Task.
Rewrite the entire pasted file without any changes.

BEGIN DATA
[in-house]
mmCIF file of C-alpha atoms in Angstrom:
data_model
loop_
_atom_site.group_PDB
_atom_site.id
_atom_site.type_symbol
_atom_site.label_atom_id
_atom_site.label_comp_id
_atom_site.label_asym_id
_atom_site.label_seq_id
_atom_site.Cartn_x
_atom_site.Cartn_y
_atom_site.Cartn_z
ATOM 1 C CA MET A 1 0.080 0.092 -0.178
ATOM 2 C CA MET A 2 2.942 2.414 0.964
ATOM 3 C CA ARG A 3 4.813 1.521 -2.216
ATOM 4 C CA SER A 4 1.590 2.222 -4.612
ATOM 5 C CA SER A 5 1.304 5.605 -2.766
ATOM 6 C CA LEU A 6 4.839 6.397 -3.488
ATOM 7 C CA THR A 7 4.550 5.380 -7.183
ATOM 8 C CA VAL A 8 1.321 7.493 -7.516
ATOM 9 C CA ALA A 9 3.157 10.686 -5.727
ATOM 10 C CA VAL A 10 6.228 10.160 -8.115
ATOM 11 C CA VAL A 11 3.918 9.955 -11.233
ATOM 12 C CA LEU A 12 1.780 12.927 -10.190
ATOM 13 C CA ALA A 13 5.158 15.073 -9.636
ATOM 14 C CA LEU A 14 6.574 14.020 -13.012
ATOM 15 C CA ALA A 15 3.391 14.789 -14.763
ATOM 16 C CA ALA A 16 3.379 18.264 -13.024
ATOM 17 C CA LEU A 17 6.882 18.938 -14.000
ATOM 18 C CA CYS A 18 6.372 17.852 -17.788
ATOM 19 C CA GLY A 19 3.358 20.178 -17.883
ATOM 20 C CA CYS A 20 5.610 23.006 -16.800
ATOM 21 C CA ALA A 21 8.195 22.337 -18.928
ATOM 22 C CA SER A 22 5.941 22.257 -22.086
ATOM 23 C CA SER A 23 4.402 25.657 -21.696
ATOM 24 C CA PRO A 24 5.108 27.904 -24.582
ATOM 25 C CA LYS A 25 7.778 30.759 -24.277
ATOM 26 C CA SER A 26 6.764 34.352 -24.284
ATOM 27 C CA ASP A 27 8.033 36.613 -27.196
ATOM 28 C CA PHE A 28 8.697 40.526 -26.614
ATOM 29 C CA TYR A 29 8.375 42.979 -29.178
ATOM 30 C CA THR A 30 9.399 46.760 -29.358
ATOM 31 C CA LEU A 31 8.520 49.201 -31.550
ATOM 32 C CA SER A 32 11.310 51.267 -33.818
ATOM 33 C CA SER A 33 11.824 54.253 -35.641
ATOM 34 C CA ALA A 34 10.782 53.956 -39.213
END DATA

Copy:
[in-house]
mmCIF file of C-alpha atoms in Angstrom:
data_model
loop_
_atom_site.group_PDB
_atom_site.id
_atom_site.type_symbol
_atom_site.label_atom_id
_atom_site.label_comp_id
_atom_site.label_asym_id
_atom_site.label_seq_id
_atom_site.Cartn_x
_atom_site.Cartn_y
_atom_site.Cartn_z
ATOM 1 C CA MET A 1 0.080 0.092 -0.178
ATOM 2 C CA MET A 2 2.942 2.414 0.964
ATOM 3 C CA ARG A 3 4.813 1.521 -2.216
ATOM 4 C CA SER A 4 1.590 2.222 -4.612
ATOM 5 C CA SER A 5 1.304 5.605 -2.766
ATOM 6 C CA LEU A 6 4.839 6.397 -3.488
ATOM 7 C CA THR A 7 4.550 5.380 -7.183
ATOM 8 C CA VAL A 8 1.321 7.493 -7.516
ATOM 9 C CA ALA A 9 3.157 10.686 -5.727
ATOM 10 C CA VAL A 10 6.228 10.160 -8.115
ATOM 11 C CA VAL A 11 3.918 9.955 -11.233
ATOM 12 C CA LEU A 12 1.780 12.927 -10.190
ATOM 13 C CA ALA A 13 5.158 15.073 -9.636
ATOM 14 C CA LEU A 14 6.574 14.020 -13.012
ATOM 15 C CA ALA A 15 3.391 14.789 -14.763
ATOM 16 C CA ALA A 16 3.379 18.264 -13.024
ATOM 17 C CA LEU A 17 6.882 18.938 -14.000
ATOM 18 C CA CYS A 18 6.372 17.852 -17.788
ATOM 19 C CA GLY A 19 3.358 20.178 -17.883
ATOM 20 C CA CYS A 20 5.610 23.006 -16.800
ATOM 21 C CA ALA A 21 8.195 22.337 -18.928
ATOM 22 C CA SER A 22 5.941 22.257 -22.086
ATOM 23 C CA SER A 23 4.402 25.657 -21.696
ATOM 24 C CA PRO A 24 5.108 27.904 -24.582
ATOM 25 C CA LYS A 25 7.778 30.759 -24.277
ATOM 26 C CA SER A 26 6.764 34.352 -24.284
ATOM 27 C CA ASP A 27 8.033 36.613 -27.196
ATOM 28 C CA PHE A 28 8.697 40.526 -26.614
ATOM 29 C CA TYR A 29 8.375 42.979 -29.178
ATOM 30 C CA THR A 30 9.399 46.760 -29.358
ATOM 31 C CA LEU A 31 8.520 49.201 -31.550
ATOM 32 C CA SER A 32 11.310 51.267 -33.818
ATOM 33 C CA SER A 33 11.824 54.253 -35.641
ATOM 34 C CA ALA A 34 10.782 53.956 -39.213